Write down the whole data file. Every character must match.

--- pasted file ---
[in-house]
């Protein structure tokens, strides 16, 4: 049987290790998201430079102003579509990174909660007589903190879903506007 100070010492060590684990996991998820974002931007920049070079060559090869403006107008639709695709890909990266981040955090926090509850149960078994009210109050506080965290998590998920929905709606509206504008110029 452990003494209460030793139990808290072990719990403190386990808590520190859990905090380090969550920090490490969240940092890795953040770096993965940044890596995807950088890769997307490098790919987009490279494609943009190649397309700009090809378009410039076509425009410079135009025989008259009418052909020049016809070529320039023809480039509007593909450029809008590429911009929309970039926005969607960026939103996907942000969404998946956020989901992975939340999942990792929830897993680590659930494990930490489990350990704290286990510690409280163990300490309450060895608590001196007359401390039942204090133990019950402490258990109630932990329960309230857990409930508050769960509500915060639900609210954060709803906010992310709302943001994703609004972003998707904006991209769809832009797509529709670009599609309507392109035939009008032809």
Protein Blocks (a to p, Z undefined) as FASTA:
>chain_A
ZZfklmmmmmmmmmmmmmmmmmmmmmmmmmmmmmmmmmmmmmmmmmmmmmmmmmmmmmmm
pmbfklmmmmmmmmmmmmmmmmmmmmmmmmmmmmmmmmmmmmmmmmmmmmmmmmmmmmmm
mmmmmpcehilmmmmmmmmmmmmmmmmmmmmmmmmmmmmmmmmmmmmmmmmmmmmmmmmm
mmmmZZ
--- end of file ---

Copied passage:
[in-house]
């Protein structure tokens, strides 16, 4: 049987290790998201430079102003579509990174909660007589903190879903506007 100070010492060590684990996991998820974002931007920049070079060559090869403006107008639709695709890909990266981040955090926090509850149960078994009210109050506080965290998590998920929905709606509206504008110029 452990003494209460030793139990808290072990719990403190386990808590520190859990905090380090969550920090490490969240940092890795953040770096993965940044890596995807950088890769997307490098790919987009490279494609943009190649397309700009090809378009410039076509425009410079135009025989008259009418052909020049016809070529320039023809480039509007593909450029809008590429911009929309970039926005969607960026939103996907942000969404998946956020989901992975939340999942990792929830897993680590659930494990930490489990350990704290286990510690409280163990300490309450060895608590001196007359401390039942204090133990019950402490258990109630932990329960309230857990409930508050769960509500915060639900609210954060709803906010992310709302943001994703609004972003998707904006991209769809832009797509529709670009599609309507392109035939009008032809």
Protein Blocks (a to p, Z undefined) as FASTA:
>chain_A
ZZfklmmmmmmmmmmmmmmmmmmmmmmmmmmmmmmmmmmmmmmmmmmmmmmmmmmmmmmm
pmbfklmmmmmmmmmmmmmmmmmmmmmmmmmmmmmmmmmmmmmmmmmmmmmmmmmmmmmm
mmmmmpcehilmmmmmmmmmmmmmmmmmmmmmmmmmmmmmmmmmmmmmmmmmmmmmmmmm
mmmmZZ